Born with the need for speed and a thirst for victory, Fariborz A. Irani, legendary racer and role model to thousands, opens up about a life filled with circuits, competition, and championships.
If there’s any 71-year old who embodies this Clarkson-ian take on the reality of speed, the medal of honour goes to the man who raced Yezdi and JAWA motorcycles in the 60s and 70s, Fariborz A. Irani. This was way before cricket and its mutant variants as we know them today took center stage.
It was a time when most of India’s urban young were caught up in the counter-culture movement of the age, and Deep Purple’s Highway Star became the anthem of a generation of racing enthusiasts.
The lyrics: "Nobody gonna beat my car, it's gonna break the speed of sound" was turned around with one simple substitution for Fariborz. The car became a motorcycle and the rest of the canticle simply fell into place.
The meeting with Fariborz was unexpected. It all began when a mutual friend asked if I’d like to meet the man who raced Yezdis and JAWAs with great success in the 60s and 70s. I jumped at the opportunity. I soon found myself sitting at the Royal Connaught Boat Club in Pune, sipping coffee and listening to Fariborz’s racing story.
He started his story with an almost Clarkson-ian quote: "For some people (like me) speed is inborn; they can't function at slow speeds. My wife asks me to drive slowly, but I just can’t. However I’m not rash, mind you." Hearing these words from a rubber-burning teenager was understandable, but coming from the lips of this respectable 71-year old gent, was incredible!
While motorsport may have taken a backseat in the recent times in India with much of the nation’s interest switching to cricket, meeting someone from a period when great crowds turned out at venues such as the Juhu Aerodrome, Sholavaram and the like, to see riders battle it out, was the opportunity of a lifetime.
Born in July 1944, Fariborz’s love for motorcycle racing began right from his childhood. As Farroukh Irani’s nephew, every time the Czech riders were racing JAWAs in Pune, he was at ground zero observing the men and their incredible racing machines, closely awaiting the day he could get his license and begin racing. His dream transformed into reality, as he flagged off his racing career in 1964 winning the second place overall in the 50cc category while battling veteran riders. From then on, Fariborz never looked back.
Along with his trusted JAWA 250 that he lovingly nicknamed "Silver," Fariborz went on to claim top honours in every category one could name, Track Racing, Scrambles, Hill Climbs, Moto Cross and Trials. Out of the 27 races that he competed in, Fariborz won an incredible 16 of them; bagging second place four times, and third place thrice. Man and machine raced away with 23 podium finishes out of 27 races, and 4 retirements due to technical issues.
When asked how he managed to win ever so regularly, Fariborz quipped: "I was very aggressive and determined to win at all costs."
Going through the album of racing exploits that his wife had curated, I ask him about his finest race and fiercest competitor. "Juhu Aerodrome, 250cc Stock Class against Chinappa from Bangalore" was the reply. As for the race, the competitors, he said, were many; but one person he could never beat was Somendar Singh from Mysore. "He was an excellent rider and built motorcycles that were a lot faster than the factory fitted machines."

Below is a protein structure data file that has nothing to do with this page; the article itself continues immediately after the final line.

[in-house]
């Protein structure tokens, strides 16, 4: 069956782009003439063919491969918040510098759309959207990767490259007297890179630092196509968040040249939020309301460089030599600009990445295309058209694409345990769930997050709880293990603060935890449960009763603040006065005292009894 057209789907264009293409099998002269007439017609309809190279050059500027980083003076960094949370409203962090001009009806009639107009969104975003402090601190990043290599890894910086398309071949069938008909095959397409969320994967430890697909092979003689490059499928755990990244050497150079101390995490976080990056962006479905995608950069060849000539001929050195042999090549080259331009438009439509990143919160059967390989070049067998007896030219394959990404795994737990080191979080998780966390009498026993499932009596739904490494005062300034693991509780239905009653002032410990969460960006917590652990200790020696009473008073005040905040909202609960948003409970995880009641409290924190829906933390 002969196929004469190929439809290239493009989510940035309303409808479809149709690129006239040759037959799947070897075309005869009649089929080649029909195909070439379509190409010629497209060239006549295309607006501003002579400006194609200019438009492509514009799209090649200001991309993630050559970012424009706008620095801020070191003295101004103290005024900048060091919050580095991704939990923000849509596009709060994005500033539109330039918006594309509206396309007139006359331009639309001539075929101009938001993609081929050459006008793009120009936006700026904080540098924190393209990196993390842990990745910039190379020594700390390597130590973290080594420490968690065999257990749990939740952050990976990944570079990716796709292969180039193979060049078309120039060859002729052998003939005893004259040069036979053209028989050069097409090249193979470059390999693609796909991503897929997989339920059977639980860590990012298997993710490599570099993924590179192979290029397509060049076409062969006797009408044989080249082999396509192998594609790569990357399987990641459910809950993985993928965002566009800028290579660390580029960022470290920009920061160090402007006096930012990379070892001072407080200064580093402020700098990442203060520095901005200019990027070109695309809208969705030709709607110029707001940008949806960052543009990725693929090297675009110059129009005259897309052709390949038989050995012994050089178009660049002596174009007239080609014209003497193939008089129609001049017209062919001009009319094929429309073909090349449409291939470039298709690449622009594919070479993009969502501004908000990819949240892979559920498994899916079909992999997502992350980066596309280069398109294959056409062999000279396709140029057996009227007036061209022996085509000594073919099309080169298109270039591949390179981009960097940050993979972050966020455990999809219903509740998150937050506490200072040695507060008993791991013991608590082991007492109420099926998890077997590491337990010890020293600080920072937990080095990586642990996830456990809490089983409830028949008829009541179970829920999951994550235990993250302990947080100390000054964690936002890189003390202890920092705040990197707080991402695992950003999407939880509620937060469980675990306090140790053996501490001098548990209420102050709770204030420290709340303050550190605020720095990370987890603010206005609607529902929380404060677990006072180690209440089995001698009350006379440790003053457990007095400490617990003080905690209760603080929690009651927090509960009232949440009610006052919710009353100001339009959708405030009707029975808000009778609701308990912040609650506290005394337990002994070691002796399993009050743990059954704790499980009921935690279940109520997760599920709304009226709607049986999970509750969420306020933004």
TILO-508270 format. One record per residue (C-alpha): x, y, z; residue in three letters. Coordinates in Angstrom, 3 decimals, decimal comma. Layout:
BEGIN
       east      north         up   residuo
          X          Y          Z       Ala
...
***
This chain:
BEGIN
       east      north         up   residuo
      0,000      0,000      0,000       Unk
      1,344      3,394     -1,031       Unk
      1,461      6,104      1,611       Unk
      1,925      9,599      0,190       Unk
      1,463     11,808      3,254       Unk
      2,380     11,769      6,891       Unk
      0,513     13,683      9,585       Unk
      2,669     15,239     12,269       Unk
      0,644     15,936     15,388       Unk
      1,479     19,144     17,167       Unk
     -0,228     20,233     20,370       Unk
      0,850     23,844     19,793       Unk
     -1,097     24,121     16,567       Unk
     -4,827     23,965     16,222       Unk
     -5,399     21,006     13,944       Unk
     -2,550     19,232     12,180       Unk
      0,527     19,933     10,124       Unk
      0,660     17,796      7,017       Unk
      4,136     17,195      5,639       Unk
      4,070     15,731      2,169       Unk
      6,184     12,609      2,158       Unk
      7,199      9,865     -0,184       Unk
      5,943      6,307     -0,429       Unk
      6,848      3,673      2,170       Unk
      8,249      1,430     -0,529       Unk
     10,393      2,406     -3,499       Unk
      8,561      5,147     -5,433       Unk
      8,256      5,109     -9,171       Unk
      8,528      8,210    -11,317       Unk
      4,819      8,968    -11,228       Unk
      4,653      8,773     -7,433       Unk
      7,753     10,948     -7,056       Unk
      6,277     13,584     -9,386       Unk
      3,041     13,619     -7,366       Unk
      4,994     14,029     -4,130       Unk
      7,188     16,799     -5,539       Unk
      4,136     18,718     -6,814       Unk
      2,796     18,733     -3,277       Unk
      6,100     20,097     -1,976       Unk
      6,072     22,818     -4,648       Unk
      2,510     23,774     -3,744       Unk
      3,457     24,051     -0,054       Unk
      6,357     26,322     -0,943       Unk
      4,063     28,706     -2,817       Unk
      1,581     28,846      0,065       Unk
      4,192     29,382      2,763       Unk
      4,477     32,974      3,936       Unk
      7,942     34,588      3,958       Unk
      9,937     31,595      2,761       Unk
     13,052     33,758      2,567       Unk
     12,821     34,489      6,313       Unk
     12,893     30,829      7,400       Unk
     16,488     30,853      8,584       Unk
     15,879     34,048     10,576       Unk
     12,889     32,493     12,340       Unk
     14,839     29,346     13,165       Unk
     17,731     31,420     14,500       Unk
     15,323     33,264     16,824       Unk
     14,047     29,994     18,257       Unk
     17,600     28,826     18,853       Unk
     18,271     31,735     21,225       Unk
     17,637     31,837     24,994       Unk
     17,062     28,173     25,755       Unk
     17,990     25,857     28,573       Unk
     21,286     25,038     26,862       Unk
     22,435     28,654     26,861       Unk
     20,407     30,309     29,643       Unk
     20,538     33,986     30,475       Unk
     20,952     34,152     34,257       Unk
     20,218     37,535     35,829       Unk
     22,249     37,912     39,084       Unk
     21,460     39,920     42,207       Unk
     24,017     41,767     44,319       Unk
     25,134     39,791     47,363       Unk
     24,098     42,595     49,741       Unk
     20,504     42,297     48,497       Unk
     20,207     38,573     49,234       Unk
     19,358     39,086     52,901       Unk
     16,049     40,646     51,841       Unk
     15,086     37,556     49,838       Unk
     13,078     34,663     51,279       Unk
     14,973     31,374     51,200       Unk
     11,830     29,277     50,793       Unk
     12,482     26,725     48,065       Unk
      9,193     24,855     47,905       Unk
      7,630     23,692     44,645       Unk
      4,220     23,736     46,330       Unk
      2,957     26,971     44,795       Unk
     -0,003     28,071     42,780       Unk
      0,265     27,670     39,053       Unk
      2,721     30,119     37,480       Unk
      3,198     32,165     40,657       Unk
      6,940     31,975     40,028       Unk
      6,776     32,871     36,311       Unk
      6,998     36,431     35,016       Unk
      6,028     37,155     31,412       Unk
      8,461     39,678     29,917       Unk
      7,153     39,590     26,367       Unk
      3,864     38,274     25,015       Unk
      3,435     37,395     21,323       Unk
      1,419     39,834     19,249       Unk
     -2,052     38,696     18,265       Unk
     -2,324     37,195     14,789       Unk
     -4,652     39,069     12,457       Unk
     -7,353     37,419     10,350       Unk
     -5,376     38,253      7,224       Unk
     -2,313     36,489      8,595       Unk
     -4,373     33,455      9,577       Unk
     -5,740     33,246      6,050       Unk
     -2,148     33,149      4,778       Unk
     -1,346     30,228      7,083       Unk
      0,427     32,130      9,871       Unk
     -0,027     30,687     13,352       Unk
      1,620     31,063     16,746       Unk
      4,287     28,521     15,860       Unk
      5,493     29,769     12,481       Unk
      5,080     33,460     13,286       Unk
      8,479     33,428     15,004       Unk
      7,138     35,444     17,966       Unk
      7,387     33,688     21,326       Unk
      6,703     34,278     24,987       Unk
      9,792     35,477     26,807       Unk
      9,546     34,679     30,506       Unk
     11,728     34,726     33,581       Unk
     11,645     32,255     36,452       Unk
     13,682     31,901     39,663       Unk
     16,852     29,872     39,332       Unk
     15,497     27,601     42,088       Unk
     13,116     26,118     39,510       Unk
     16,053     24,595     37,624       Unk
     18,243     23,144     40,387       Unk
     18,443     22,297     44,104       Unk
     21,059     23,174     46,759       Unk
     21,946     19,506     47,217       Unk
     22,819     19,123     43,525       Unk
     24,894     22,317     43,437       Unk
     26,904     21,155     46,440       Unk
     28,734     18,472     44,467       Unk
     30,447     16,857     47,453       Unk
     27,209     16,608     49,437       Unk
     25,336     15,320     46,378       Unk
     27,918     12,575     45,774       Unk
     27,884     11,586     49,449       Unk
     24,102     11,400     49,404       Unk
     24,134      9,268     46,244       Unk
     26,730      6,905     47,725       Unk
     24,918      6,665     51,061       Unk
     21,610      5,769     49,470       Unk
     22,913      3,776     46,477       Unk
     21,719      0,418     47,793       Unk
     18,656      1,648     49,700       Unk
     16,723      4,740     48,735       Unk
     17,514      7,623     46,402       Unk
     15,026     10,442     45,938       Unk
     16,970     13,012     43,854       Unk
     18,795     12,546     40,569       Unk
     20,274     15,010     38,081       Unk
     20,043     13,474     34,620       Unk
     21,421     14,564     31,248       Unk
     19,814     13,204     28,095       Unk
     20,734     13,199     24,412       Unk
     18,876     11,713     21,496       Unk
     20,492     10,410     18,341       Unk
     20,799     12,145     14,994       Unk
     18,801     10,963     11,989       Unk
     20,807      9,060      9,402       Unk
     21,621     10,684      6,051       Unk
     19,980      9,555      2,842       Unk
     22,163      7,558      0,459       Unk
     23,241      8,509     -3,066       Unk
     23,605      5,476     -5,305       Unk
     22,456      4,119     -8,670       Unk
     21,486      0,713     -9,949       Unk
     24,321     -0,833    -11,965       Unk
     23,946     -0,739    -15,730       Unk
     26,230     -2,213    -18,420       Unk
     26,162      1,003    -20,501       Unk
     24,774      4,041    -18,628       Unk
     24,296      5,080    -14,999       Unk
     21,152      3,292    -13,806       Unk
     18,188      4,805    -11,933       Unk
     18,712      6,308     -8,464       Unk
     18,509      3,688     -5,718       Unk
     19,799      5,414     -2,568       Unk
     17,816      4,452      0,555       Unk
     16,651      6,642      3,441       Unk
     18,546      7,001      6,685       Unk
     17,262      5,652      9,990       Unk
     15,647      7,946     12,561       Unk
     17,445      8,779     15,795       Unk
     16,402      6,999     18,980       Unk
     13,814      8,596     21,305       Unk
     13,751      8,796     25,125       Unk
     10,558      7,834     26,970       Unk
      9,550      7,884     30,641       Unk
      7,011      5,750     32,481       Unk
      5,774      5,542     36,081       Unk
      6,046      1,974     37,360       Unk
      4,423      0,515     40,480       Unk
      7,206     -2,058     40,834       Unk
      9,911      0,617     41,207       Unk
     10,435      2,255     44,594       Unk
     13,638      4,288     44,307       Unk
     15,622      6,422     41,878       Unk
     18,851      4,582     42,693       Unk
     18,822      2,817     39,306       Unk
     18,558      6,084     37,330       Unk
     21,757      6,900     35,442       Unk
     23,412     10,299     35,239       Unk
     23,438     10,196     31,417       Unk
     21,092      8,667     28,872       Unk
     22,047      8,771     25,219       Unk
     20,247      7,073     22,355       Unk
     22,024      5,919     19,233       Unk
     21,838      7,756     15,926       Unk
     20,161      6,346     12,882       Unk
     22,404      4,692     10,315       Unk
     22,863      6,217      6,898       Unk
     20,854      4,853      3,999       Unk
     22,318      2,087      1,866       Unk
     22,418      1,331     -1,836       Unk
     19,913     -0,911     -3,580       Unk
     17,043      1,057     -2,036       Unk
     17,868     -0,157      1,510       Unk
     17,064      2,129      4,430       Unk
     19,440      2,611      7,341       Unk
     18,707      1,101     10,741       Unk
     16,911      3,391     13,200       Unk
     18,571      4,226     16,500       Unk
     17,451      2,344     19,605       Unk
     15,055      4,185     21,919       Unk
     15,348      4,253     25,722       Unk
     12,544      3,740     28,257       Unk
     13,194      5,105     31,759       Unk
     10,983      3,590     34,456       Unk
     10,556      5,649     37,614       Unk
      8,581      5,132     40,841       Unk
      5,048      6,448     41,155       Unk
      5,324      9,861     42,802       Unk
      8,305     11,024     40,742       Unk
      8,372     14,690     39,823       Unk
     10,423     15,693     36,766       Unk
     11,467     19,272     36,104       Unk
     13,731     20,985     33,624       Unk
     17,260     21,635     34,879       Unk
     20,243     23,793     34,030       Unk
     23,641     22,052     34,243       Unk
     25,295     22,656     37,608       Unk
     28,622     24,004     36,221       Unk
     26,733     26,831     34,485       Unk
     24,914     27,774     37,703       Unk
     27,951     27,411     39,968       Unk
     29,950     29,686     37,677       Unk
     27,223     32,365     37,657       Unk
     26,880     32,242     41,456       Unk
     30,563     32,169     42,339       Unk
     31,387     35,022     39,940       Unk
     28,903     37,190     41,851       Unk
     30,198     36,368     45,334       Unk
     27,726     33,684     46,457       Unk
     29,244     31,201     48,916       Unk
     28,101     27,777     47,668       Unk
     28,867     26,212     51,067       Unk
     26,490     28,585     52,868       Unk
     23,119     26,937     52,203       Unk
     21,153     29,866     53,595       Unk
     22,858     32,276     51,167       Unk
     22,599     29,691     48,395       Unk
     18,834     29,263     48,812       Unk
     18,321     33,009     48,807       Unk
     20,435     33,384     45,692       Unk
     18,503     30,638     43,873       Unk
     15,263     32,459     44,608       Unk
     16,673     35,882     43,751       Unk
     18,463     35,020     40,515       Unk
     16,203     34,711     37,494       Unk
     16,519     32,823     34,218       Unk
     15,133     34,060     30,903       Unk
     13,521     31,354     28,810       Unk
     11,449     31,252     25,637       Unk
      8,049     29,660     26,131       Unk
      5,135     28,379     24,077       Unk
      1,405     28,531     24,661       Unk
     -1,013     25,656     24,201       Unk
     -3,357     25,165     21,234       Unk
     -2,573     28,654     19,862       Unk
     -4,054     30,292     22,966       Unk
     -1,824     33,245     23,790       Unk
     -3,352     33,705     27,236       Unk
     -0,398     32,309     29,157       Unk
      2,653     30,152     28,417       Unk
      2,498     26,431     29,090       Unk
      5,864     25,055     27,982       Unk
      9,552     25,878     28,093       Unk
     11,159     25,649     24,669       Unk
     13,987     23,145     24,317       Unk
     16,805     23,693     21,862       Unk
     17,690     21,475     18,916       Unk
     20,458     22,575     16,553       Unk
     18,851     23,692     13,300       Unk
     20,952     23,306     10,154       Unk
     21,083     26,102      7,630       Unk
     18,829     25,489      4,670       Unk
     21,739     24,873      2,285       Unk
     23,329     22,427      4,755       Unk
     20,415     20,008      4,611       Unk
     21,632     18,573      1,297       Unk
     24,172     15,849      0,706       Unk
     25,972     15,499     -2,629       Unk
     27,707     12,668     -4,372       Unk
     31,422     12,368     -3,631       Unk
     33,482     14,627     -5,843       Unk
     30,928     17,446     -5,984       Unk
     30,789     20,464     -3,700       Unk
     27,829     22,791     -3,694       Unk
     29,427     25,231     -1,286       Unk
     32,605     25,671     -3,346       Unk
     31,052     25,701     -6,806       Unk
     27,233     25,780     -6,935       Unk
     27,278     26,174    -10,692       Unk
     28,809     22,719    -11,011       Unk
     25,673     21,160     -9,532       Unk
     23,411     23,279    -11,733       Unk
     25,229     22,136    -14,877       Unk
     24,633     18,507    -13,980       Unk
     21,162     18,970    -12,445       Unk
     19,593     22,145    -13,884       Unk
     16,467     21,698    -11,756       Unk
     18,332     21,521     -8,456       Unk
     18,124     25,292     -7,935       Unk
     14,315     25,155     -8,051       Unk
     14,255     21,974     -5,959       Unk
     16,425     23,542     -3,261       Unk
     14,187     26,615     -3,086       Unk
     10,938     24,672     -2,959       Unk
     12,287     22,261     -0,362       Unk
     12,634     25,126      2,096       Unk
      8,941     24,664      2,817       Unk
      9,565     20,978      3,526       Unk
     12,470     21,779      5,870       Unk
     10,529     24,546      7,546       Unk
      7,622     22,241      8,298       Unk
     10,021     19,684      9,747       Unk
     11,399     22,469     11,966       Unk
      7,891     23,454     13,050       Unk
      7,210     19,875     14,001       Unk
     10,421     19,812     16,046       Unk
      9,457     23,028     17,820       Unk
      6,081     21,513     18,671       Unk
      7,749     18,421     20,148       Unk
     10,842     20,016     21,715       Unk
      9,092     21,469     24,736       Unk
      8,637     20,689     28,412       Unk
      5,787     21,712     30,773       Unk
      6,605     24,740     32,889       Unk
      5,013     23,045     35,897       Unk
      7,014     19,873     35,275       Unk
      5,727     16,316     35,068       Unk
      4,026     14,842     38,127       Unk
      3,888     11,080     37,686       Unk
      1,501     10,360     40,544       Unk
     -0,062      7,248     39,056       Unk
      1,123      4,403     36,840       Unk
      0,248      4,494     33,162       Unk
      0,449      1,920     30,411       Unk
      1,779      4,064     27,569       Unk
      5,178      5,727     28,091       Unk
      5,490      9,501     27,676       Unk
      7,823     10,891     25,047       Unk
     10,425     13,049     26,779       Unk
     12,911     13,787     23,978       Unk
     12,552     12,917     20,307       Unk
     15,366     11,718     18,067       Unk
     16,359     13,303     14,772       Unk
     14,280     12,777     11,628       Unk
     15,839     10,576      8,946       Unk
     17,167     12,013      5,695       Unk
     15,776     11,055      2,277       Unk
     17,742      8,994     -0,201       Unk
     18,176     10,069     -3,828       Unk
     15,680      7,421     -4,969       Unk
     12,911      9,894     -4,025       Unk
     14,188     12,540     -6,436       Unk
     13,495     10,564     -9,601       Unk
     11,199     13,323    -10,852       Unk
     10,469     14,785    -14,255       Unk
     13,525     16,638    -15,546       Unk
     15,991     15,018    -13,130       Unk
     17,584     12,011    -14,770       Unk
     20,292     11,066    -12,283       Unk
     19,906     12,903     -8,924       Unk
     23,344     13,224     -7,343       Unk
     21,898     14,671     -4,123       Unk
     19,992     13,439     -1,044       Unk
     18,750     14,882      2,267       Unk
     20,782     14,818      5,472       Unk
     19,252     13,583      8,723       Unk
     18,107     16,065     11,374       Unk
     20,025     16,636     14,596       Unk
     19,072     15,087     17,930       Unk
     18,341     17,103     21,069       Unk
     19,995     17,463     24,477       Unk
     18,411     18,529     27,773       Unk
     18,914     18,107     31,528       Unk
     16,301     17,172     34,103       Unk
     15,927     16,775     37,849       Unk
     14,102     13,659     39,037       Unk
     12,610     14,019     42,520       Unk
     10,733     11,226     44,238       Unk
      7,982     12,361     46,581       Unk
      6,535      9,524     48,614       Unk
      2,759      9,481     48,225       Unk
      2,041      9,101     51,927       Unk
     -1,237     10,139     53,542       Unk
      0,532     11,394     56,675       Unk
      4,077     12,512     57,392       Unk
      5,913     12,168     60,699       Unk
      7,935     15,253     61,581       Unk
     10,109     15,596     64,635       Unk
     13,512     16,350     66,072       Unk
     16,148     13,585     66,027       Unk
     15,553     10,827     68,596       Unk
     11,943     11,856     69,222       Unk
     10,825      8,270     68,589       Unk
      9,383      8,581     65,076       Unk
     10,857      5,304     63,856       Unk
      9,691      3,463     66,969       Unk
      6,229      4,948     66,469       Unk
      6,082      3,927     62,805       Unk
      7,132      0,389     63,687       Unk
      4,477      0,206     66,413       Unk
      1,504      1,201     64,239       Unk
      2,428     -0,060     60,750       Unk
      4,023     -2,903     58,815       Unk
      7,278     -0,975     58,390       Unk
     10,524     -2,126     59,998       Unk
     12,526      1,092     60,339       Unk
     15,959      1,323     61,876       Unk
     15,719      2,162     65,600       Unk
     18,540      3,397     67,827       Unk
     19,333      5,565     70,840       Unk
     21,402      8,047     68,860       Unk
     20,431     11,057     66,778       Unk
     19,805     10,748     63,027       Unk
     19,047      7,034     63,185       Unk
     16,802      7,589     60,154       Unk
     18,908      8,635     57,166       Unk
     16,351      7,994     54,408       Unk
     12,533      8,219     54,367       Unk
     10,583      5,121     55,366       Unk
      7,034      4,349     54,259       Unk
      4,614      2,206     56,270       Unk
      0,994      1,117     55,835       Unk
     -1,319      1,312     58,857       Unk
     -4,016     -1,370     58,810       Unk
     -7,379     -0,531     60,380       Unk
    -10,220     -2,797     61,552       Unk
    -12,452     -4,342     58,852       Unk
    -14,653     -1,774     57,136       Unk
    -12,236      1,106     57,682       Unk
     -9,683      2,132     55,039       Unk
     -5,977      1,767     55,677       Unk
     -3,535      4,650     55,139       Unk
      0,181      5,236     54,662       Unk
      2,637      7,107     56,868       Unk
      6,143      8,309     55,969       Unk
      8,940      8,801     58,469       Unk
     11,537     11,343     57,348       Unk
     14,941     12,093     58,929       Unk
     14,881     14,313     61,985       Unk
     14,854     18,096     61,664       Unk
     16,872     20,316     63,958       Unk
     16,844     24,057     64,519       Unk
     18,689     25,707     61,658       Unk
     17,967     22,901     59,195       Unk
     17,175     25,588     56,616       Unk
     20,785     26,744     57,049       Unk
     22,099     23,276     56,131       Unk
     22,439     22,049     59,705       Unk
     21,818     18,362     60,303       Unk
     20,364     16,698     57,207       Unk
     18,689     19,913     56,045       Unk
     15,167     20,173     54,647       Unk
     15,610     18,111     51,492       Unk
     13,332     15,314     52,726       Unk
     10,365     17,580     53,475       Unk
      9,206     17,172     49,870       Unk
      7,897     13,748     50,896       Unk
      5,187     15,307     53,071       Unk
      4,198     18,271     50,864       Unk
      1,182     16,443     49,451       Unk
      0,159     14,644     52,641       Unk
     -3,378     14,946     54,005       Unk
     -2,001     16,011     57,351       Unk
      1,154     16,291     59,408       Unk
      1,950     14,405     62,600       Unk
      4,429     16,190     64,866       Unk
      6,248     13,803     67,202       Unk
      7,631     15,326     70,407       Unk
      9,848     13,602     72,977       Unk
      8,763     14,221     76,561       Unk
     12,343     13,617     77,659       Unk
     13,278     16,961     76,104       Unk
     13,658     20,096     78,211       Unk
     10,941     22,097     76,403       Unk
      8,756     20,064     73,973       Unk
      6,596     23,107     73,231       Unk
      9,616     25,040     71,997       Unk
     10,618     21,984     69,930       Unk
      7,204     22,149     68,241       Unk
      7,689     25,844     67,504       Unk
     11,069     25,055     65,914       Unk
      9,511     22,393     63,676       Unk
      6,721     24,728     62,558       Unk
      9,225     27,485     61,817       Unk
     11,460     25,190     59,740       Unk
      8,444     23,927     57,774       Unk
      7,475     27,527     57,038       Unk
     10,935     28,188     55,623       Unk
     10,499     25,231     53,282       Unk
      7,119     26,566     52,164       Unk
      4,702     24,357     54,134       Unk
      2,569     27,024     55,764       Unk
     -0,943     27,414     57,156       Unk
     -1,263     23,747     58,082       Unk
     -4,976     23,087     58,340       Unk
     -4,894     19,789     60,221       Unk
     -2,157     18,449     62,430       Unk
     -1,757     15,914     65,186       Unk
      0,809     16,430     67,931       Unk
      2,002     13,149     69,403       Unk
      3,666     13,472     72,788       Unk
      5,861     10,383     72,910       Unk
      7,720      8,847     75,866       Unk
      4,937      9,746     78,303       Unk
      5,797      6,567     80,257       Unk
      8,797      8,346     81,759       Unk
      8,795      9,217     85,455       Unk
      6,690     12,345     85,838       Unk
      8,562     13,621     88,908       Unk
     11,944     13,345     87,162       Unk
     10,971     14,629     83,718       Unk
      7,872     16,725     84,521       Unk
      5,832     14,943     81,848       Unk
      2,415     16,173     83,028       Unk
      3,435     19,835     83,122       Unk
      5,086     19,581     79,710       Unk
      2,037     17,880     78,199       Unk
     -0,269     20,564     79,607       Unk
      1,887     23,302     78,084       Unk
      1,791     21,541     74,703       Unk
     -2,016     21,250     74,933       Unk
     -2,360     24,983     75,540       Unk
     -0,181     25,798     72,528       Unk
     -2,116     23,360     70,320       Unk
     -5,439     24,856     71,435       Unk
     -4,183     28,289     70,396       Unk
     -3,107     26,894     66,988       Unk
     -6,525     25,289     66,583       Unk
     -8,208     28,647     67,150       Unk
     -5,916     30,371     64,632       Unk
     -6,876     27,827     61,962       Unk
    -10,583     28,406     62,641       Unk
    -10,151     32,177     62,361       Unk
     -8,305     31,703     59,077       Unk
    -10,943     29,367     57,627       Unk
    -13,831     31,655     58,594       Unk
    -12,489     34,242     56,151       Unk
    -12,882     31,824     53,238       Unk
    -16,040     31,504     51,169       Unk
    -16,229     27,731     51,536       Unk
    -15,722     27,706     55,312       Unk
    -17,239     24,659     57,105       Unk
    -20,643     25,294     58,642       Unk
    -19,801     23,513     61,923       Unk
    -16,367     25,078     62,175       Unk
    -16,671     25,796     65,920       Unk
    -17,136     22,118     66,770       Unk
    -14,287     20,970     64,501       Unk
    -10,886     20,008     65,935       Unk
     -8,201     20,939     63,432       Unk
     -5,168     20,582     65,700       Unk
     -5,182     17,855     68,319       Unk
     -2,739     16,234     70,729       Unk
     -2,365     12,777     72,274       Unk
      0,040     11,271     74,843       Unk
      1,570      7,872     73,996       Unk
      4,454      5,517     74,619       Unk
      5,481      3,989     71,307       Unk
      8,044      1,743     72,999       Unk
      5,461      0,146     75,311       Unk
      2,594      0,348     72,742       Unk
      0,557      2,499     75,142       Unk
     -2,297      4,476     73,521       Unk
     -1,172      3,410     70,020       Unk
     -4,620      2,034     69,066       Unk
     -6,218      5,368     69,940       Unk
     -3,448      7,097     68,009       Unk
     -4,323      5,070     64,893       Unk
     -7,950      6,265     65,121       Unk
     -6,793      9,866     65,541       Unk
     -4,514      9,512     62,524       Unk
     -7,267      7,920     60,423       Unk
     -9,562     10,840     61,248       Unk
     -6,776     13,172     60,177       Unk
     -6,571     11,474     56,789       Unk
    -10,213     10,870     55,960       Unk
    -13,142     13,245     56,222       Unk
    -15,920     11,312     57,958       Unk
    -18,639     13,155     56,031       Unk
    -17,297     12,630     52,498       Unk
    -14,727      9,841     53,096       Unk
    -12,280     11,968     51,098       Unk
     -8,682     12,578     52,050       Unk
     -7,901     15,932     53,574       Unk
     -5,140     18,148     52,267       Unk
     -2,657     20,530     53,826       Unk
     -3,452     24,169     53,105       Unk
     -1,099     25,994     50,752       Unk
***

Hearing him wax eloquently about the infrastructure, equipment, and machines that he raced, I was left in wonder and awe at the sheer passion that racers of his era must have possessed, to take part in those competitions. Leather racing suits were unheard of; Fariborz used overalls made of thick cotton, that he himself had designed and commissioned a local tailor to stitch. Head protection arrived in the form of a Bell helmet.
As for the motorcycle, he always raced a stock JAWA 250 with no modifications to the frame, engine or suspension, unlike other competitors. "I used the same bike for commuting once the racing season was over," said Fariborz dispassionately; adding that he would only borrow a Mikuni Carb from Sheri Bathena for the races, and sometimes use a smaller sprocket for the Scrambles and Moto Cross events and imported Moto Cross tyres for dirt events. According to Fariborz, the motorcycle he rode was hardy, reliable and well balanced, and he could never even think of racing on anything else though he did race a factory tuned Yezdi, on some occasions.
Though he never dreamed of retiring, a kidney stone along with a very stern reprimand from his mother, curtailed the adrenalin in his blood, as well as his racing career. Fariborz’s love for the sport, drew him next to the motorsport world, where he mentored and led a select few of Pune’s racers and launched them into successful careers. Fariborz went on to found the Pune Automotive Racing Association, where he functioned as Chief Starter for many years after retirement from active racing.
Even at 71, the gleam in his eyes while reminiscing reflects his keenness for the sport he so loves and once lived for. Amongst his racing passions is Moto GP, which he regularly follows. As for his current favorite racer, it is none other than Valentino Rossi.
As the sun set over Pune and a cool monsoon breeze began blowing across the lawns of the Royal Connaught Boat Club, the evening drew to a close. So absorbed was I with Irani’s racing story, that I noticed my coffee was virtually untouched. Fariborz handed me a collection of photographs and newspaper cuttings with strict instructions to return them.
The return trip home left me fantasizing about a time when people in our country raced against all odds... Just for the fun of it!